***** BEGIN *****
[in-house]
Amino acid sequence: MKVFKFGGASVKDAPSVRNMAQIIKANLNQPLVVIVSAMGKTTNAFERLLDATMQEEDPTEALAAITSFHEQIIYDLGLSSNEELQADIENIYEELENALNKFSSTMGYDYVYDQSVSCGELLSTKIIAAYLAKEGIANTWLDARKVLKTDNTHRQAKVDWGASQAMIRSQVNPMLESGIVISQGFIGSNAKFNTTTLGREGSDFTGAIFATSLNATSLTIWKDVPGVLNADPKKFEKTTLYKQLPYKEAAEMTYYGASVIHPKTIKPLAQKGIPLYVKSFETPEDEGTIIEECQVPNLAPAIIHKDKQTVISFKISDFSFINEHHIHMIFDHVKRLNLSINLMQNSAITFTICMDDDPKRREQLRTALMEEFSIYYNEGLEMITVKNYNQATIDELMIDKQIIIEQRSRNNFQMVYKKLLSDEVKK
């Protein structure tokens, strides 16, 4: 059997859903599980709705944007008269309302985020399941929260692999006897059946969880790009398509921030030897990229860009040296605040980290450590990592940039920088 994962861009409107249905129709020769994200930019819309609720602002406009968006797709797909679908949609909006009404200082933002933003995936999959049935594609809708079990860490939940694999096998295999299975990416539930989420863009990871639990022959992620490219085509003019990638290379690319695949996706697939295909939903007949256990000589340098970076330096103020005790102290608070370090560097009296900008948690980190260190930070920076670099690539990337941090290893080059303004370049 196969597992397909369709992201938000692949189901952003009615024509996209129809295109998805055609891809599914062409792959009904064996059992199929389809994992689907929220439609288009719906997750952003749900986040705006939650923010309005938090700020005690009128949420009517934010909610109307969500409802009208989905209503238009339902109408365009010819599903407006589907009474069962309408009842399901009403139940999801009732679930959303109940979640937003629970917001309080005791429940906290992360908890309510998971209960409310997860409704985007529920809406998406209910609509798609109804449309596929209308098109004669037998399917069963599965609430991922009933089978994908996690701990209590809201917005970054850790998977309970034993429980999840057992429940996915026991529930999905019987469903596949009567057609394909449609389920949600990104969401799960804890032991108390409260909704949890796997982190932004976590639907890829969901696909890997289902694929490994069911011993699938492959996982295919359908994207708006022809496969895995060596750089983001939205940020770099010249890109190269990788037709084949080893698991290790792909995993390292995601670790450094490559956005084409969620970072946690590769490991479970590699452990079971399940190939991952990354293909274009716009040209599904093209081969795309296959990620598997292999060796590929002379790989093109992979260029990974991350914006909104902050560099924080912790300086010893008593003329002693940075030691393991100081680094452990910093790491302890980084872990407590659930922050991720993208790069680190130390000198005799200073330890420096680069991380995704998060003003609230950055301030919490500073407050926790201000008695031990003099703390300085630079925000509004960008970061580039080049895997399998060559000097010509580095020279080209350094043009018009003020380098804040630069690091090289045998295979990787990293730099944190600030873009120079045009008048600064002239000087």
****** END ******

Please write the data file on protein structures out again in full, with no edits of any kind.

[in-house]
Amino acid sequence: MKVFKFGGASVKDAPSVRNMAQIIKANLNQPLVVIVSAMGKTTNAFERLLDATMQEEDPTEALAAITSFHEQIIYDLGLSSNEELQADIENIYEELENALNKFSSTMGYDYVYDQSVSCGELLSTKIIAAYLAKEGIANTWLDARKVLKTDNTHRQAKVDWGASQAMIRSQVNPMLESGIVISQGFIGSNAKFNTTTLGREGSDFTGAIFATSLNATSLTIWKDVPGVLNADPKKFEKTTLYKQLPYKEAAEMTYYGASVIHPKTIKPLAQKGIPLYVKSFETPEDEGTIIEECQVPNLAPAIIHKDKQTVISFKISDFSFINEHHIHMIFDHVKRLNLSINLMQNSAITFTICMDDDPKRREQLRTALMEEFSIYYNEGLEMITVKNYNQATIDELMIDKQIIIEQRSRNNFQMVYKKLLSDEVKK
């Protein structure tokens, strides 16, 4: 059997859903599980709705944007008269309302985020399941929260692999006897059946969880790009398509921030030897990229860009040296605040980290450590990592940039920088 994962861009409107249905129709020769994200930019819309609720602002406009968006797709797909679908949609909006009404200082933002933003995936999959049935594609809708079990860490939940694999096998295999299975990416539930989420863009990871639990022959992620490219085509003019990638290379690319695949996706697939295909939903007949256990000589340098970076330096103020005790102290608070370090560097009296900008948690980190260190930070920076670099690539990337941090290893080059303004370049 196969597992397909369709992201938000692949189901952003009615024509996209129809295109998805055609891809599914062409792959009904064996059992199929389809994992689907929220439609288009719906997750952003749900986040705006939650923010309005938090700020005690009128949420009517934010909610109307969500409802009208989905209503238009339902109408365009010819599903407006589907009474069962309408009842399901009403139940999801009732679930959303109940979640937003629970917001309080005791429940906290992360908890309510998971209960409310997860409704985007529920809406998406209910609509798609109804449309596929209308098109004669037998399917069963599965609430991922009933089978994908996690701990209590809201917005970054850790998977309970034993429980999840057992429940996915026991529930999905019987469903596949009567057609394909449609389920949600990104969401799960804890032991108390409260909704949890796997982190932004976590639907890829969901696909890997289902694929490994069911011993699938492959996982295919359908994207708006022809496969895995060596750089983001939205940020770099010249890109190269990788037709084949080893698991290790792909995993390292995601670790450094490559956005084409969620970072946690590769490991479970590699452990079971399940190939991952990354293909274009716009040209599904093209081969795309296959990620598997292999060796590929002379790989093109992979260029990974991350914006909104902050560099924080912790300086010893008593003329002693940075030691393991100081680094452990910093790491302890980084872990407590659930922050991720993208790069680190130390000198005799200073330890420096680069991380995704998060003003609230950055301030919490500073407050926790201000008695031990003099703390300085630079925000509004960008970061580039080049895997399998060559000097010509580095020279080209350094043009018009003020380098804040630069690091090289045998295979990787990293730099944190600030873009120079045009008048600064002239000087």